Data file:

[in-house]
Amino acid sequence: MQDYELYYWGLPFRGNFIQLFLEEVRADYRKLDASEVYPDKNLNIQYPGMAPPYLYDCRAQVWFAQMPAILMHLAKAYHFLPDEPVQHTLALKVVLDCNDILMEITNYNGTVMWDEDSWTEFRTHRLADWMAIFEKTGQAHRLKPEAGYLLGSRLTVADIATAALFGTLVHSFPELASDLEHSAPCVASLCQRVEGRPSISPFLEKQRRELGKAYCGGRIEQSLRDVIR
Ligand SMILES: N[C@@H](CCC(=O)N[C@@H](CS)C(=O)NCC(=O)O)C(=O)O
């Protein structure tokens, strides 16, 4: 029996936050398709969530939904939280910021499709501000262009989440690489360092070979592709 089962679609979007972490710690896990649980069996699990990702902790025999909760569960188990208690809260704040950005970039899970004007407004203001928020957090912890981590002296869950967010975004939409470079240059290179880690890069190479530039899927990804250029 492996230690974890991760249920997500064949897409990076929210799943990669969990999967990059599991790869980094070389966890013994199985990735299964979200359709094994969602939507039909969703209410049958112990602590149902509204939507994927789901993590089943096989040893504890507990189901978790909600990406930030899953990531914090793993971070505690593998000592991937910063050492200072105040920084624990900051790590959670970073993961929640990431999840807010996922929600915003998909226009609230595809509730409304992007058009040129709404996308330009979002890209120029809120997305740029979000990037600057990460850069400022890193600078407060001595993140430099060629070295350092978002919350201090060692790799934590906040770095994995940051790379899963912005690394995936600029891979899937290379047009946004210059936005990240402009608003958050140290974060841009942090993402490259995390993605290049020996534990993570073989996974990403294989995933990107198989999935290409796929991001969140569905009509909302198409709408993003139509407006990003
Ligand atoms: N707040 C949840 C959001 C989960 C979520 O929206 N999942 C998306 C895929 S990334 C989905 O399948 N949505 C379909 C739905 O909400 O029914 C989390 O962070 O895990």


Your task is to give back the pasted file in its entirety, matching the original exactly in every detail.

[in-house]
Amino acid sequence: MQDYELYYWGLPFRGNFIQLFLEEVRADYRKLDASEVYPDKNLNIQYPGMAPPYLYDCRAQVWFAQMPAILMHLAKAYHFLPDEPVQHTLALKVVLDCNDILMEITNYNGTVMWDEDSWTEFRTHRLADWMAIFEKTGQAHRLKPEAGYLLGSRLTVADIATAALFGTLVHSFPELASDLEHSAPCVASLCQRVEGRPSISPFLEKQRRELGKAYCGGRIEQSLRDVIR
Ligand SMILES: N[C@@H](CCC(=O)N[C@@H](CS)C(=O)NCC(=O)O)C(=O)O
């Protein structure tokens, strides 16, 4: 029996936050398709969530939904939280910021499709501000262009989440690489360092070979592709 089962679609979007972490710690896990649980069996699990990702902790025999909760569960188990208690809260704040950005970039899970004007407004203001928020957090912890981590002296869950967010975004939409470079240059290179880690890069190479530039899927990804250029 492996230690974890991760249920997500064949897409990076929210799943990669969990999967990059599991790869980094070389966890013994199985990735299964979200359709094994969602939507039909969703209410049958112990602590149902509204939507994927789901993590089943096989040893504890507990189901978790909600990406930030899953990531914090793993971070505690593998000592991937910063050492200072105040920084624990900051790590959670970073993961929640990431999840807010996922929600915003998909226009609230595809509730409304992007058009040129709404996308330009979002890209120029809120997305740029979000990037600057990460850069400022890193600078407060001595993140430099060629070295350092978002919350201090060692790799934590906040770095994995940051790379899963912005690394995936600029891979899937290379047009946004210059936005990240402009608003958050140290974060841009942090993402490259995390993605290049020996534990993570073989996974990403294989995933990107198989999935290409796929991001969140569905009509909302198409709408993003139509407006990003
Ligand atoms: N707040 C949840 C959001 C989960 C979520 O929206 N999942 C998306 C895929 S990334 C989905 O399948 N949505 C379909 C739905 O909400 O029914 C989390 O962070 O895990």